• The daily commute. According to the Census Bureau, commuters take an average of 50 minutes traveling to and from work each day. That's over four hours a week, or over 200 hours annually. Commuting is also stressful, especially if you are driving on the freeways, with all their potential for congestion, delays and accidents. And of course there's the cost to consider, such as the price of gas, tolls or public transport fares.
  • Location. It may be tempting to look for work in a big city, with all its bright lights and other attractions, but your paycheck will stretch further in a small town - or even an out-of-town - location, especially if you've got rent to pay.

Where Do You See Yourself in the Future?

Thinking about the future can be scary, especially if you are only just embarking on your career path. But it's vital to be as sure as you can be that you are at least heading in the right direction.

So this first step is a very important one to take. Look on it as a stepping stone which will set you off along the right path, even if that path is not a straight one. So it makes sense to be choosy, and to do your best to ensure that any job you accept will give you good experience in your chosen field.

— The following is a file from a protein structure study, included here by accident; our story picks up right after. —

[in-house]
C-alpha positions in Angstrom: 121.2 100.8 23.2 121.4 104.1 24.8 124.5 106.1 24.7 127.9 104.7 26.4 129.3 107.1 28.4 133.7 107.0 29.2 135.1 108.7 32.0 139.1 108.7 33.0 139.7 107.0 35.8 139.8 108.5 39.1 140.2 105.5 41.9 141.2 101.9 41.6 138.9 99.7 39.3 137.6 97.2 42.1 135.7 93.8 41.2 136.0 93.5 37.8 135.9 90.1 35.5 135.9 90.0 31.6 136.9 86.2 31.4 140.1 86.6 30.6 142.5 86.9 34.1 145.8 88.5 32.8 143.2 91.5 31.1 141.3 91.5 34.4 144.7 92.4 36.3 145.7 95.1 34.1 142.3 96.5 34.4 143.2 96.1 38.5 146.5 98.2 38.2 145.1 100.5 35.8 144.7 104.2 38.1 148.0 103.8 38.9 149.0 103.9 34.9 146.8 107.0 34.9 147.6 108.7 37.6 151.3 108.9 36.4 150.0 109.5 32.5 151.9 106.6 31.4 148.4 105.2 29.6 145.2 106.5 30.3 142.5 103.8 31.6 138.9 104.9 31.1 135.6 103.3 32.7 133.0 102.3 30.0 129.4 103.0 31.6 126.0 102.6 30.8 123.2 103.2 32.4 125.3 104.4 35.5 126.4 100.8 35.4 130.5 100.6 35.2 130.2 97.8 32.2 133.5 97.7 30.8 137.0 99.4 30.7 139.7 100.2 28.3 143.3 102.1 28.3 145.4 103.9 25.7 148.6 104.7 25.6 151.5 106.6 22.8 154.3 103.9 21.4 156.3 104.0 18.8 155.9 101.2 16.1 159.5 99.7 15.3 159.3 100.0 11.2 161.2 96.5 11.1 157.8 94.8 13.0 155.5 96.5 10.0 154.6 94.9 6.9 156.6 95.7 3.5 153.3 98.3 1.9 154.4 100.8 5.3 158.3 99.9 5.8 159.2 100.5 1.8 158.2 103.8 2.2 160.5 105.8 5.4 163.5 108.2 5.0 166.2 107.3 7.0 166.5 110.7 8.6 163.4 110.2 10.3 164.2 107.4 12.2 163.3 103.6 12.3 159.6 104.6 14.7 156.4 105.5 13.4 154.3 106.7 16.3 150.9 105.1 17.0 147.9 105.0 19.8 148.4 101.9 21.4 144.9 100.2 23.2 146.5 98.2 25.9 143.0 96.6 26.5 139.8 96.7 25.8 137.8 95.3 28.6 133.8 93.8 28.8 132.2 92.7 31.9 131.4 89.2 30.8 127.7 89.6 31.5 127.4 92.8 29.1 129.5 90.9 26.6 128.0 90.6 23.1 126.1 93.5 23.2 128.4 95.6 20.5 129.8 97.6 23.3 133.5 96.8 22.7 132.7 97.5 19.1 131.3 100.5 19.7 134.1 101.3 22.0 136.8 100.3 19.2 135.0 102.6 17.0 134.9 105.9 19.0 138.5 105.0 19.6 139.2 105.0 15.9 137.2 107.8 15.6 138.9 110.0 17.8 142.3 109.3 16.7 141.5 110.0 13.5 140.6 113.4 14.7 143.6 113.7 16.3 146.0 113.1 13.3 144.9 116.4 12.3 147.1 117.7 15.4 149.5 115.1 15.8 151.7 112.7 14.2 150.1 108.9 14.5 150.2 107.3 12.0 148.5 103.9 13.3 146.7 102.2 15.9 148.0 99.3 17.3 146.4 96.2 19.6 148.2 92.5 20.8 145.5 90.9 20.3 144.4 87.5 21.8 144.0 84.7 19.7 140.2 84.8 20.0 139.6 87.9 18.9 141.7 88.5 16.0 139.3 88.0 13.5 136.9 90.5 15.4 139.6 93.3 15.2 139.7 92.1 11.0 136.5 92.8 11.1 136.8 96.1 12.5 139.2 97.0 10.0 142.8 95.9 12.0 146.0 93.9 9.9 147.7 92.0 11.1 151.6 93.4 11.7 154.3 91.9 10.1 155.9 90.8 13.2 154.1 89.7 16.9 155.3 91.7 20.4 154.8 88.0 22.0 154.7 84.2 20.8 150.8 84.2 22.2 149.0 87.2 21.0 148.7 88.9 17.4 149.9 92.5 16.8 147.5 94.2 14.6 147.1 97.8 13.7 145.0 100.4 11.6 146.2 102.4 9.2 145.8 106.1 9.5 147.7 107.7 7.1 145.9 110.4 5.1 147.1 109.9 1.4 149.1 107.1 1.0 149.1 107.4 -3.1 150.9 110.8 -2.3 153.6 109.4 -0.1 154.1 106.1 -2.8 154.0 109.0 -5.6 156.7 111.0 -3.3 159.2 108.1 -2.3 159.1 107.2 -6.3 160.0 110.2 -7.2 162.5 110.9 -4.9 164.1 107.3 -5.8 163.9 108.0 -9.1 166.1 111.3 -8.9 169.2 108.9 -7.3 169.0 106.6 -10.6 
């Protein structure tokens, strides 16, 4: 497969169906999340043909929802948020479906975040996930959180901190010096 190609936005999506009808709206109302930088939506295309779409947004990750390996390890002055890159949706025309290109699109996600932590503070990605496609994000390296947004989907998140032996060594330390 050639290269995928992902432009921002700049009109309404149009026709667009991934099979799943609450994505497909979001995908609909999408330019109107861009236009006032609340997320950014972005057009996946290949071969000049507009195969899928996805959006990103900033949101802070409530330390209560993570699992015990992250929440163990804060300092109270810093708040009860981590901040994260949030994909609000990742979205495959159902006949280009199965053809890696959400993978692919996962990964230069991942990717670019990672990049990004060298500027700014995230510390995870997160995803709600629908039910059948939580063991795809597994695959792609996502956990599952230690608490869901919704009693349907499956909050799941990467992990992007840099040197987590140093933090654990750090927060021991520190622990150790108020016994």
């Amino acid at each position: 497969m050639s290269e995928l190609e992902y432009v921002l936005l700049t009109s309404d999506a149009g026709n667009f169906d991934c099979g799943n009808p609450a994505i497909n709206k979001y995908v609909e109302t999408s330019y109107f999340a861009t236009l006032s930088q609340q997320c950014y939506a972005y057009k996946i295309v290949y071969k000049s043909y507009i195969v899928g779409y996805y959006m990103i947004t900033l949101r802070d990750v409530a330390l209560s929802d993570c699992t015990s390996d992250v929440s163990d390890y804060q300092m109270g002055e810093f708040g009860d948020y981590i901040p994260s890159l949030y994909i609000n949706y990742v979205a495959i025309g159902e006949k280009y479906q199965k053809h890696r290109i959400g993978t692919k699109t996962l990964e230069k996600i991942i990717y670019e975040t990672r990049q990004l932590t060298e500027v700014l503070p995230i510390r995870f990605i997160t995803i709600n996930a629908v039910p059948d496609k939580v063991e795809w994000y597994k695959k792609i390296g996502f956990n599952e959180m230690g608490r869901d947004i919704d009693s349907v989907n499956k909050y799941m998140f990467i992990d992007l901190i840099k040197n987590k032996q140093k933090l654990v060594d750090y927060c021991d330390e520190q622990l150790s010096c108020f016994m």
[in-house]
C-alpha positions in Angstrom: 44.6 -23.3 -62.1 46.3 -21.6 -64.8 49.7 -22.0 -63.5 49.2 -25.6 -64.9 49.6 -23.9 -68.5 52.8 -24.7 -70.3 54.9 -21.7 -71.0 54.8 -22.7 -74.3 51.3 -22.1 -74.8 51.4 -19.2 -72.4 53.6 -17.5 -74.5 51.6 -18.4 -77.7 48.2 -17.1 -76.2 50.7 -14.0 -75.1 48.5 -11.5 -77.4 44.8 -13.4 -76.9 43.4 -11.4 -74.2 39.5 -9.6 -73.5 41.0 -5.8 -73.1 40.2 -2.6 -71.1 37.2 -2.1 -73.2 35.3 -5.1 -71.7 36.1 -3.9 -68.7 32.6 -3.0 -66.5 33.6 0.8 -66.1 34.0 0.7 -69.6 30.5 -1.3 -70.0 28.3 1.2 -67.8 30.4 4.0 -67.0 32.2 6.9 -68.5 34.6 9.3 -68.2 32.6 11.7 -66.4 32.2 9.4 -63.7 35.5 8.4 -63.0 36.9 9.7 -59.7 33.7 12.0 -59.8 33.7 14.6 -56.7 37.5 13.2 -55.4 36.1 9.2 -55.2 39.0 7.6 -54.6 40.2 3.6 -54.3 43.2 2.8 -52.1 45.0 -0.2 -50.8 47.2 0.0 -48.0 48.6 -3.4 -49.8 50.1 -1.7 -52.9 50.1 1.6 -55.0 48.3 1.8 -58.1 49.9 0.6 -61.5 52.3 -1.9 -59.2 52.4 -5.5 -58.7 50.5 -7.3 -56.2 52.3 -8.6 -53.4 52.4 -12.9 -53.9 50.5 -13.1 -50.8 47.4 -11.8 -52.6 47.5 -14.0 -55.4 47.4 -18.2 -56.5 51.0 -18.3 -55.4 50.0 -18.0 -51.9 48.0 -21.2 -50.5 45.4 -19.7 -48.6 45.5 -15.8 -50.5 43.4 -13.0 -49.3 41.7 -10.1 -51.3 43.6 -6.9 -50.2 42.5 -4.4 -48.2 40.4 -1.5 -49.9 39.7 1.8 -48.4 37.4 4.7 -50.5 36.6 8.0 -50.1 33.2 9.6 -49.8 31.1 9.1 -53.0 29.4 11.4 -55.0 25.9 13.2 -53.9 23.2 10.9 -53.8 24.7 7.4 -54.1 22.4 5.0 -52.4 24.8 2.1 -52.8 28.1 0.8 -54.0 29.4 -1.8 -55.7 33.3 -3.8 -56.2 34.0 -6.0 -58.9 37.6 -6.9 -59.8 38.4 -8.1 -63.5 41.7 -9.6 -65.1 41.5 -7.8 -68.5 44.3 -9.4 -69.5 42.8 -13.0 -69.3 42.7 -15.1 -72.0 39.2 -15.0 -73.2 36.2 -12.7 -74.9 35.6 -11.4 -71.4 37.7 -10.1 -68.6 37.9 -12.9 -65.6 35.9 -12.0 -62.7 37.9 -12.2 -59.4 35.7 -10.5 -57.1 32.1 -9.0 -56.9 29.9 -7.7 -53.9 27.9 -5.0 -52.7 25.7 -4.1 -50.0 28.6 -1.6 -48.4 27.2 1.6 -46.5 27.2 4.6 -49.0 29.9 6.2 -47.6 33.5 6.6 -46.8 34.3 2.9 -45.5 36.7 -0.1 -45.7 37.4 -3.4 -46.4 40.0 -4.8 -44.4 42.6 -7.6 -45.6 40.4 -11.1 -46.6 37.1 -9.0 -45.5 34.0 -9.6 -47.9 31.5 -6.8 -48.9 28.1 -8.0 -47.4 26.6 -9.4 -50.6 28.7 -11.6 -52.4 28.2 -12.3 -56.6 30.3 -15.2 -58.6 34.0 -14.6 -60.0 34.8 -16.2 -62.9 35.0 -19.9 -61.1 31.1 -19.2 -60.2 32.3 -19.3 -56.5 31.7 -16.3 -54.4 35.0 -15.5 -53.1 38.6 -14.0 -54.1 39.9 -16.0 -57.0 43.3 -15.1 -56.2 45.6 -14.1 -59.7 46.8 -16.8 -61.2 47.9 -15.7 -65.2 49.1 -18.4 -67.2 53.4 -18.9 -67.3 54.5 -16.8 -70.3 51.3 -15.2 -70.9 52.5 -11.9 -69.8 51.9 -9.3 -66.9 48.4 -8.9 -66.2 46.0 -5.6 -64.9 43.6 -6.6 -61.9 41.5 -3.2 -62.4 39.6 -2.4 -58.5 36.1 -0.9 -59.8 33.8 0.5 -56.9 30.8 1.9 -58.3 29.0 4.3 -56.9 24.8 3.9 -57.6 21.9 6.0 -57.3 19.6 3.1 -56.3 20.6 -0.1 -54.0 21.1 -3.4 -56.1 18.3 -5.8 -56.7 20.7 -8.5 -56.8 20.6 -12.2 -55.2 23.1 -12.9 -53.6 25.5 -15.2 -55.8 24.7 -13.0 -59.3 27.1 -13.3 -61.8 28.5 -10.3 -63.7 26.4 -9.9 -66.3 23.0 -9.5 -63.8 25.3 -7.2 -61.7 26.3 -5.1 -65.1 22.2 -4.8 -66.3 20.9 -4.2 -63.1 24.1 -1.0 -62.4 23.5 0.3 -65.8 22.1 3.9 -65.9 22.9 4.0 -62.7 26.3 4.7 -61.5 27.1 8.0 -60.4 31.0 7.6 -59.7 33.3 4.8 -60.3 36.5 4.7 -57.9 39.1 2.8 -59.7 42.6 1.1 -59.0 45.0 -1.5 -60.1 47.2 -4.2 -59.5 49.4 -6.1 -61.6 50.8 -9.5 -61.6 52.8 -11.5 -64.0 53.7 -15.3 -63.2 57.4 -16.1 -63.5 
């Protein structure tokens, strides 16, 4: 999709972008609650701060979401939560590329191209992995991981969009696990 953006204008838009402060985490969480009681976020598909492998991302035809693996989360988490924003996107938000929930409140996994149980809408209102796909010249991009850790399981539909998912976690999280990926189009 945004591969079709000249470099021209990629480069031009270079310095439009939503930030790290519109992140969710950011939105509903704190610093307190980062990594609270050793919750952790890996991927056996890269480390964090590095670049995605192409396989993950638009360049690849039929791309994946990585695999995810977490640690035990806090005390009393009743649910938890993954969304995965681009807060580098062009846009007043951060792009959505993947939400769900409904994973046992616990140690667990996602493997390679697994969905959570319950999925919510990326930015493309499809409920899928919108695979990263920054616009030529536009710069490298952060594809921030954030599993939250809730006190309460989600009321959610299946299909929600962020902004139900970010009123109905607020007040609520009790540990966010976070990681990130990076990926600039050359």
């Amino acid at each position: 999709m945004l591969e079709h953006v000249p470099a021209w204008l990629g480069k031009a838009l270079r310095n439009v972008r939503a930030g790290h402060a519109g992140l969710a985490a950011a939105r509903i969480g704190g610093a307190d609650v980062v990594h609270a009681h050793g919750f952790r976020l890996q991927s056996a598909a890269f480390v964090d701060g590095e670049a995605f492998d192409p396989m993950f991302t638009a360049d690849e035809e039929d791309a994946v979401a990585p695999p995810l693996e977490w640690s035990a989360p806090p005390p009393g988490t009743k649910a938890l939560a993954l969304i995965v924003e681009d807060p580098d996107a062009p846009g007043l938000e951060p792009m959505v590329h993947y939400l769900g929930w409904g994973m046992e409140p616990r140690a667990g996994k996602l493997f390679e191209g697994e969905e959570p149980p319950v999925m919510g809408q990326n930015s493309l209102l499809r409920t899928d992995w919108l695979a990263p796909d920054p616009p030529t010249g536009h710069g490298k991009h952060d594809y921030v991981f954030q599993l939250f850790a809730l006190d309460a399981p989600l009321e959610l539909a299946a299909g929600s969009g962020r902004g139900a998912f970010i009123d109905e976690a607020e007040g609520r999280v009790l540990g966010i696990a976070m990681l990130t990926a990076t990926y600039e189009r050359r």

Moreover, if you choose the company for which you work wisely, you should also have opportunities to gain transferable skills which will help you in the future. This first job, and first company, may not be the ones in which you will be working in the future, but, as with any journey, each step you take will help you eventually reach your ultimate career goal.


Tune in next Tuesday for more great resume, cover letter, job and interview tips! Same time, same place!

photo of The CareerBliss Team

The CareerBliss Team

CareerBliss cares about your career happiness. That's why we offer a variety of great tools and resources to help you make better-informed career decisions. We believe that if you're happier at work, you'll be happier in life! Check out company reviews, salary information, career advice and, of course, millions of jobs on CareerBliss and choose happy today!

Other Articles Written by The CareerBliss Team